1.
Imagine someone wins a million in the
lottery and squanders all that money
within a short time, and it was only
because they couldn't visualize large
numbers.
To ensure that this does not happen
to you, here are some tips on how to
visualize large numbers.

2. A Million
1.000.000 - How can you visualize a
million? Take a metre stick or a ruler
and look at the millimetre lines. 1,000
millimetres equals 1 metre. 1,000
metres,
i.e. a kilometre is made up of a million
millimetres.
One million euros in 500 euro notes
weighs 2.24 kilograms. Graph paper
is made up of a grid of squares each
1 millimetre in length.
1 Million square metres are printed on
1 square metre of graph paper?
Rather clear on a million, right?

3. A Billion
1.000.000.000
One billion millimetres is equidistant
to one thousand kilometres.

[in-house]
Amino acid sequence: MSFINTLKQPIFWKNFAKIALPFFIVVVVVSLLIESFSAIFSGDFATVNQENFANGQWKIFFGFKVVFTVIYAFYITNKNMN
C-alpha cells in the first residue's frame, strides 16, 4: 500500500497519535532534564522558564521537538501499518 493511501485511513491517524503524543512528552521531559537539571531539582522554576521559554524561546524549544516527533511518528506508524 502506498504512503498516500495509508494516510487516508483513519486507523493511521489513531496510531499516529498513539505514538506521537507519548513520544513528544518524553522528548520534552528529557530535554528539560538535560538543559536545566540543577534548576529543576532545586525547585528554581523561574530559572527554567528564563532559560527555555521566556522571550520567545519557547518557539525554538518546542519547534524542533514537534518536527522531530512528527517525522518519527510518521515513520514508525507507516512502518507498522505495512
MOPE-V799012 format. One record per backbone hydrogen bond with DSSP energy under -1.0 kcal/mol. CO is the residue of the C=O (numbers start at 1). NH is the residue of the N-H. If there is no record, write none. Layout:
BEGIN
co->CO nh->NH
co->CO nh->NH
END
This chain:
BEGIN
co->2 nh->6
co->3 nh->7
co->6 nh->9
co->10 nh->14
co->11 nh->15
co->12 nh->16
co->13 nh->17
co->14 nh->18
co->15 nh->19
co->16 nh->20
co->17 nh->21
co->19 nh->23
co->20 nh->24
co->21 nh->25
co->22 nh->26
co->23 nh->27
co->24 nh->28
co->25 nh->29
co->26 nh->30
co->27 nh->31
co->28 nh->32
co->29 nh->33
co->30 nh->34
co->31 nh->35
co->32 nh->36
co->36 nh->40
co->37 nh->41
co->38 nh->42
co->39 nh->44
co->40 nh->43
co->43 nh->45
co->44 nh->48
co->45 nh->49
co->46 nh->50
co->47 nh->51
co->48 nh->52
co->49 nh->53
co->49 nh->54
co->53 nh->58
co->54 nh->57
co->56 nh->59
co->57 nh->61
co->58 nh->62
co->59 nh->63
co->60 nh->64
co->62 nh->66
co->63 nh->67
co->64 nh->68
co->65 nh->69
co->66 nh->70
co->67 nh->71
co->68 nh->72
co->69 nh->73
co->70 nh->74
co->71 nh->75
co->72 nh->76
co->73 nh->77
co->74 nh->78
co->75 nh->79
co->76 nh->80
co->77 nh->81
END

One billion seconds is equal to 31
years and 8.5 months.
Imagine a cube with a side length
of one millimetre. A billion of these
cubes would equal one cubic metre!

4. A Trillion:
1.000.000.000.000
A block of 1 x 1 meters for 1 kilometre
consisting of these 1 mm3 cubes

5. A Billiards
1.000.000.000.000.000
The 1 mm3 cubes now equal a 1
metre thick slab that spans 1 square
kilometre.
The Chinese super computer Sunway
TaihuLight achieves a computing
speed of 93 petaflops. A petaflop is
the equivalent of a billiard computer
operations per second.

6. A Quintillion
1.000.000.000.000.000.000
Now the small cubes equal a cubic
kilometre.

7. A Trilliard
1.000.000.000.000.000.000.000
Visualize dragging the 1 km3 for
1,000 kilometres.

8. A Quadrillion
1.000.000.000.000.000.000.000.000
And now 1,000 kilometres into the
second dimension.
This results in a slab of 1,000 x 1,000
km x 1 km thick, consisting of one
quadrillion small cubes.

9. A Quadrilliard
1.000.000.000.000.000.000.000.000.0
00
One more mental leap into the third
dimension and we see a cube with a
side length of 1,000 kilometres.
From this one could cut a quadrilliard
cubes each with a side length of 1
millimetre. A quadrilliard water
molecule yields 30 litres of water.
See: "How small atoms are".
One could store videos that have a
length of 5324 billion years on a
storage device of one quadrilliard.
That is 38,000 times longer than the
age of the universe.